Genre: Non-fiction, sales
Synopsis: The author has compiled tips and lessons learned from his years as a sales manager, and his experience running his own business. There is a nice combination of text-book information and real-world application. The author covers such topics as how to handle your sales people (with chapter headings like "Playing Sales as a Game, Sales Meetings with Results, Signals from the Bench, and Reaching for the Monkey in the Drawer) as well as managing sales work (with chapter headings such as Bonus Systems, The Man Behind the Curtain, Remembering the Ground Game, and Long Range planning)
I have worked a lot of my career in sales (retail and restaurant while in college, book sales now) and there was very little in this book that did not resonate with truth. (Except the idea that cash bonuses aren't nearly as effective as rewards bonuses. I know a lot of my colleagues from back in the day would disagree, so that is probably just me!) The author uses clever pop culture references that most of us can relate to, and when he uses sports metaphors he does such a good job of explaining the relation that I actually learned a lot about baseball while learning about sales management!
For each tip he gives, he sites real-world experiences he has personally had that apply to the principle he is promoting. This book took me nearly three months to read, because there was so much information crammed into the short 208 pages, and I was trying to figure out how to apply many of the lessons to my current situation. A great and educational read.
This book took me three months to read. I suppose that is not really a bad thing, if your goal is to become a better sales manager, but if you are working in sales and trying to formulate a system to make this book work, I suggest you read through the whole thing, rather than implementing step by step. Keep your copy to refer back to when implementing. I am a one-book-at-a-time type reader, so this put all of my other books for review WAY behind. Fortunately, I devour fiction, so I'll get caught up quick enough.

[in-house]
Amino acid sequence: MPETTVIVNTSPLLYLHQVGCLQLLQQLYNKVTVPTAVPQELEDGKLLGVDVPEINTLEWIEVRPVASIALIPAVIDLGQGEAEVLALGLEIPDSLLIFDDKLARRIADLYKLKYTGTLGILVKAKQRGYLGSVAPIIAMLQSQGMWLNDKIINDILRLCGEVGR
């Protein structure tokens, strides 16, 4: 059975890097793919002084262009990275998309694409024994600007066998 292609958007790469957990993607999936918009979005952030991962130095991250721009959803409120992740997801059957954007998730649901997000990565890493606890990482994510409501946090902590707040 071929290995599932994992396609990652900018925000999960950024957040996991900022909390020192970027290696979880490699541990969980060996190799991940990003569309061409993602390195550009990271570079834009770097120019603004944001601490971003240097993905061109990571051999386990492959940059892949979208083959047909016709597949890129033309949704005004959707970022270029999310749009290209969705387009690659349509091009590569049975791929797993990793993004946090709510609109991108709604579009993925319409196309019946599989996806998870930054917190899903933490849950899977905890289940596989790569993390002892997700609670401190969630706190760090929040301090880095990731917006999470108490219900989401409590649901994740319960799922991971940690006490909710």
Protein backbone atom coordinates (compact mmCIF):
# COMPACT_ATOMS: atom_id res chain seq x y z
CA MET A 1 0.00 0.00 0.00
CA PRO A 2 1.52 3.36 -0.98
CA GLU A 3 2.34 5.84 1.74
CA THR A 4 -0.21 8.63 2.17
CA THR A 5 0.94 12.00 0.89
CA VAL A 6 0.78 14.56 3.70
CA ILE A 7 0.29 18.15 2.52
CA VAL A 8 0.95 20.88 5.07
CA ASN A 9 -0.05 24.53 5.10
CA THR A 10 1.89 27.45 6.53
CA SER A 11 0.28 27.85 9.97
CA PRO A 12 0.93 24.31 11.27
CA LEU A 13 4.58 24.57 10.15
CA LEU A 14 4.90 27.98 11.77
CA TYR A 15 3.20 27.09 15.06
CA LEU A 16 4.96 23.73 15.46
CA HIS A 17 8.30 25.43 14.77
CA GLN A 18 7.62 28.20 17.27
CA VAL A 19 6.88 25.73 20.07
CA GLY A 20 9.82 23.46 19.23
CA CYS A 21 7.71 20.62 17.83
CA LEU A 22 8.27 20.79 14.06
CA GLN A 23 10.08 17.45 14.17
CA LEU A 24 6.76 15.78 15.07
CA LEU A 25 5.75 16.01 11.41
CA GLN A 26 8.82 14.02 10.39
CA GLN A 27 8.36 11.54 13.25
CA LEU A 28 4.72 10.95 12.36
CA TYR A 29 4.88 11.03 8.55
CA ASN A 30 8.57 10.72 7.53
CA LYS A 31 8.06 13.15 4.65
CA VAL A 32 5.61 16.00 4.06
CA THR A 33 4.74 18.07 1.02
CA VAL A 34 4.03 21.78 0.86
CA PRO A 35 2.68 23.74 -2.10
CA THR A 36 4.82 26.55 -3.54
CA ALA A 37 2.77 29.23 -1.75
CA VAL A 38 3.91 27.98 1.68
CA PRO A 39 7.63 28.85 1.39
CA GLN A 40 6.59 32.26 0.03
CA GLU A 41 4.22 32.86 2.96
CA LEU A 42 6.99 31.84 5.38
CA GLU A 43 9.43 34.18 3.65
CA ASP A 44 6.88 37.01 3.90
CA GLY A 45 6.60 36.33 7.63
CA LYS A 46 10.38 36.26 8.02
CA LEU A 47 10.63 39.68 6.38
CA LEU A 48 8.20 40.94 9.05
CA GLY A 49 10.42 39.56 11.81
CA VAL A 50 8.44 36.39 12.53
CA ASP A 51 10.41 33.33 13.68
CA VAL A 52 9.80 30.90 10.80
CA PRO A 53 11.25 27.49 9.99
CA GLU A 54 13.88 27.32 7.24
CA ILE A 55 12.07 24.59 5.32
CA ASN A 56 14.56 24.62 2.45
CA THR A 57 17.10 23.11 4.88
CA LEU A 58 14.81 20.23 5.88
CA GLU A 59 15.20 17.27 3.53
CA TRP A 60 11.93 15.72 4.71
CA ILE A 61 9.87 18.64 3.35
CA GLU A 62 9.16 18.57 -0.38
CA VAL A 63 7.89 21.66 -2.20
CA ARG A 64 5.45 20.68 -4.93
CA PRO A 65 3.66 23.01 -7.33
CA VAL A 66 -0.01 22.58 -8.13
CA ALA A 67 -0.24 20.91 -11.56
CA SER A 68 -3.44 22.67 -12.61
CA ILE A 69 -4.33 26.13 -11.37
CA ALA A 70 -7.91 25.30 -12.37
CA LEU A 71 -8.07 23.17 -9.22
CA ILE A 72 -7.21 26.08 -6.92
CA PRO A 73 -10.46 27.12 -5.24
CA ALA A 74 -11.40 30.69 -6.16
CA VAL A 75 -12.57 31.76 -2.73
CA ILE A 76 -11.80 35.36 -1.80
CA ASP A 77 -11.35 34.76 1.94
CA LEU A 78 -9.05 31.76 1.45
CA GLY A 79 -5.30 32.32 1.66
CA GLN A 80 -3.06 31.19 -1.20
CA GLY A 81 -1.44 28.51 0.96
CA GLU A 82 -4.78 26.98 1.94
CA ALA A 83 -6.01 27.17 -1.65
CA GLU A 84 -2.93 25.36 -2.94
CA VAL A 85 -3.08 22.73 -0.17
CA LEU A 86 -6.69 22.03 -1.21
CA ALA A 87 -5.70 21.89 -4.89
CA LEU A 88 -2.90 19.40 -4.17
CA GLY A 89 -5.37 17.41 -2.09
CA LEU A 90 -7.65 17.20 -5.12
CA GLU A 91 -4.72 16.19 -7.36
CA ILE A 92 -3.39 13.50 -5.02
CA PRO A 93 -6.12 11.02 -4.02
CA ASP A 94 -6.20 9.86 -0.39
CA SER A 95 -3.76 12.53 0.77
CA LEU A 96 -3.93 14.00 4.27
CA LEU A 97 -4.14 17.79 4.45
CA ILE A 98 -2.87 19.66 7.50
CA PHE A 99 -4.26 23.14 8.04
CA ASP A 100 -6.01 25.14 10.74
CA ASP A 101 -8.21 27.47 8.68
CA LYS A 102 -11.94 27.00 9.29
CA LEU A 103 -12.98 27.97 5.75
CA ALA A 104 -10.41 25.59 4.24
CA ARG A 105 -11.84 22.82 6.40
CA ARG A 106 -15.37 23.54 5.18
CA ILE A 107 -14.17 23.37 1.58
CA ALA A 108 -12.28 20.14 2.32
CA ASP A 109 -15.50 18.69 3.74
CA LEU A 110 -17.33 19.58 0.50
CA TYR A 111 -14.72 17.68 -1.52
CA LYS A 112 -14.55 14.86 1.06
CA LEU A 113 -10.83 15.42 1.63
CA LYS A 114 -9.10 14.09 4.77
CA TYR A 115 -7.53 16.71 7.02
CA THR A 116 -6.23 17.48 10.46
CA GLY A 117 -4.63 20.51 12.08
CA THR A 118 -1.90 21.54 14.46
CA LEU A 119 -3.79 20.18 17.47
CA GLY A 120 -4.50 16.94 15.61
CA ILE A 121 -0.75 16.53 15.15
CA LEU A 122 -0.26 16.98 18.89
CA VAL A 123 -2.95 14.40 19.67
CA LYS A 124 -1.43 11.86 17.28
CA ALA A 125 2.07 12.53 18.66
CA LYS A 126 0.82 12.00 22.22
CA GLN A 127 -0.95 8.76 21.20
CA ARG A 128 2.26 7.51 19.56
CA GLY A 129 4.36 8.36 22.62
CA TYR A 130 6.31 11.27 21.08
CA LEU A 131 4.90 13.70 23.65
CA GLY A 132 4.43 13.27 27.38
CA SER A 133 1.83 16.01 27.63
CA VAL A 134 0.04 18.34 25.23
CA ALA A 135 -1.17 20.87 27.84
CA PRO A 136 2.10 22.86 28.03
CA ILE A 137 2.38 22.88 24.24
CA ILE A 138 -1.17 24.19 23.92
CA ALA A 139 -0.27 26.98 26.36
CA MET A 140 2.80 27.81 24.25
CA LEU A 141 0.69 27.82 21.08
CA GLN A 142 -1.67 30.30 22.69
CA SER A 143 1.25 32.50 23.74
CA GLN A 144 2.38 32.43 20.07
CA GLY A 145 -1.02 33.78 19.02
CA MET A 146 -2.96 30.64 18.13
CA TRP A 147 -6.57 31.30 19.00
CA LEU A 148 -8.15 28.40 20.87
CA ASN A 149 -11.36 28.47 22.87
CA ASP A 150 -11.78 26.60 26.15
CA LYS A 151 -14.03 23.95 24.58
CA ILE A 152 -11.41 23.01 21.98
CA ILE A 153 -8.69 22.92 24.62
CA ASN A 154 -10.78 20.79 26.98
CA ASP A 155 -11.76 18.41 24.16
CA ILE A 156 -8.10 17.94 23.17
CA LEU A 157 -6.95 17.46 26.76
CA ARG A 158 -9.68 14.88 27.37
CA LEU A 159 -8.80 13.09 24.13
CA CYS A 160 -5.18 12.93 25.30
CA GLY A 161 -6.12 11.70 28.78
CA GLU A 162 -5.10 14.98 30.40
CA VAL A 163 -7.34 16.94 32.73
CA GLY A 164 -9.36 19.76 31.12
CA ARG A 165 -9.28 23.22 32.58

This book would have benefited from a good editor. Not only were there copious amounts of grammar errors, and spelling errors, but the organization fell way off towards the end. That is one thing that is soooooo important in non-fiction, especially self-help type books. Without excellent organization, the book just does not work. Fortunately, most of the book was extremely well-organized. Unfortunately, that made the end feel like the author/ publisher said "You've got some great material, but we need the book to be at least XX pages, so we need more content from you." Nope, bad call there.
Overall, I really appreciated this book. The tips are great and the examples are engaging. I found myself sharing a lot of the tips with a friend who is currently in sales management and he was excited to come back and tell me how he had employed them and how they had worked! Great material, not-so-great delivery of all of the material. I am definitely hanging on to this gem to refer to as needed. Yeah, it is good enough for that!!
Until Next Time,